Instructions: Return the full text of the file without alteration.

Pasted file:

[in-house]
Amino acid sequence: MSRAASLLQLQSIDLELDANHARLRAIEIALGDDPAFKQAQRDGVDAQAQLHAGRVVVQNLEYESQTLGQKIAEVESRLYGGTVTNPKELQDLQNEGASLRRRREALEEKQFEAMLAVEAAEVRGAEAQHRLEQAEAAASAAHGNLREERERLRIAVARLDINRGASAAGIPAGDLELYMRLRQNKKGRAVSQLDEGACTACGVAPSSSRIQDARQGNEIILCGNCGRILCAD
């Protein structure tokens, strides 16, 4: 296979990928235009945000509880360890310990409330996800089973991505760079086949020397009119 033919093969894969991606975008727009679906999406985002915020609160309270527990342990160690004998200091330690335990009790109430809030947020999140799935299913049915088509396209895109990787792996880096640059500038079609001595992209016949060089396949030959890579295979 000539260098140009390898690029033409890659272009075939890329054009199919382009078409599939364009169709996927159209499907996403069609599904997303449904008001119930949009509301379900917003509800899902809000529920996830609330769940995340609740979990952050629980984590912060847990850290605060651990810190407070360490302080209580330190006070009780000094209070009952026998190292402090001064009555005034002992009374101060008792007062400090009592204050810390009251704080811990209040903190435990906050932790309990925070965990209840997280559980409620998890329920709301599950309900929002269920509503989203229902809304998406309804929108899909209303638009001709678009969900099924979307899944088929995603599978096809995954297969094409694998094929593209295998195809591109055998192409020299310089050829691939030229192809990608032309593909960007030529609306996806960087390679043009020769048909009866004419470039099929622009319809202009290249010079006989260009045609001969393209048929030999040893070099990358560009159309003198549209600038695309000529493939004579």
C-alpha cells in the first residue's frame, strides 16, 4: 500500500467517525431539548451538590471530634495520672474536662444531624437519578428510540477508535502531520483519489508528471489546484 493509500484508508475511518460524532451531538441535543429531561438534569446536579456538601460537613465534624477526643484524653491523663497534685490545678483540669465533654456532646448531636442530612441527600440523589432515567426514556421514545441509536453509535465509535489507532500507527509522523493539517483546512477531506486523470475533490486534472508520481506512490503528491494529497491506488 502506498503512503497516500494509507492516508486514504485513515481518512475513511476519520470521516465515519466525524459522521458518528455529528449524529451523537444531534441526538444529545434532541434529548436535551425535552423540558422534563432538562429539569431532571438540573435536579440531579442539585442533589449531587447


[in-house]
Amino acid sequence: MSRAASLLQLQSIDLELDANHARLRAIEIALGDDPAFKQAQRDGVDAQAQLHAGRVVVQNLEYESQTLGQKIAEVESRLYGGTVTNPKELQDLQNEGASLRRRREALEEKQFEAMLAVEAAEVRGAEAQHRLEQAEAAASAAHGNLREERERLRIAVARLDINRGASAAGIPAGDLELYMRLRQNKKGRAVSQLDEGACTACGVAPSSSRIQDARQGNEIILCGNCGRILCAD
């Protein structure tokens, strides 16, 4: 296979990928235009945000509880360890310990409330996800089973991505760079086949020397009119 033919093969894969991606975008727009679906999406985002915020609160309270527990342990160690004998200091330690335990009790109430809030947020999140799935299913049915088509396209895109990787792996880096640059500038079609001595992209016949060089396949030959890579295979 000539260098140009390898690029033409890659272009075939890329054009199919382009078409599939364009169709996927159209499907996403069609599904997303449904008001119930949009509301379900917003509800899902809000529920996830609330769940995340609740979990952050629980984590912060847990850290605060651990810190407070360490302080209580330190006070009780000094209070009952026998190292402090001064009555005034002992009374101060008792007062400090009592204050810390009251704080811990209040903190435990906050932790309990925070965990209840997280559980409620998890329920709301599950309900929002269920509503989203229902809304998406309804929108899909209303638009001709678009969900099924979307899944088929995603599978096809995954297969094409694998094929593209295998195809591109055998192409020299310089050829691939030229192809990608032309593909960007030529609306996806960087390679043009020769048909009866004419470039099929622009319809202009290249010079006989260009045609001969393209048929030999040893070099990358560009159309003198549209600038695309000529493939004579």
C-alpha cells in the first residue's frame, strides 16, 4: 500500500467517525431539548451538590471530634495520672474536662444531624437519578428510540477508535502531520483519489508528471489546484 493509500484508508475511518460524532451531538441535543429531561438534569446536579456538601460537613465534624477526643484524653491523663497534685490545678483540669465533654456532646448531636442530612441527600440523589432515567426514556421514545441509536453509535465509535489507532500507527509522523493539517483546512477531506486523470475533490486534472508520481506512490503528491494529497491506488 502506498503512503497516500494509507492516508486514504485513515481518512475513511476519520470521516465515519466525524459522521458518528455529528449524529451523537444531534441526538444529545434532541434529548436535551425535552423540558422534563432538562429539569431532571438540573435536579440531579442539585442533589449531587447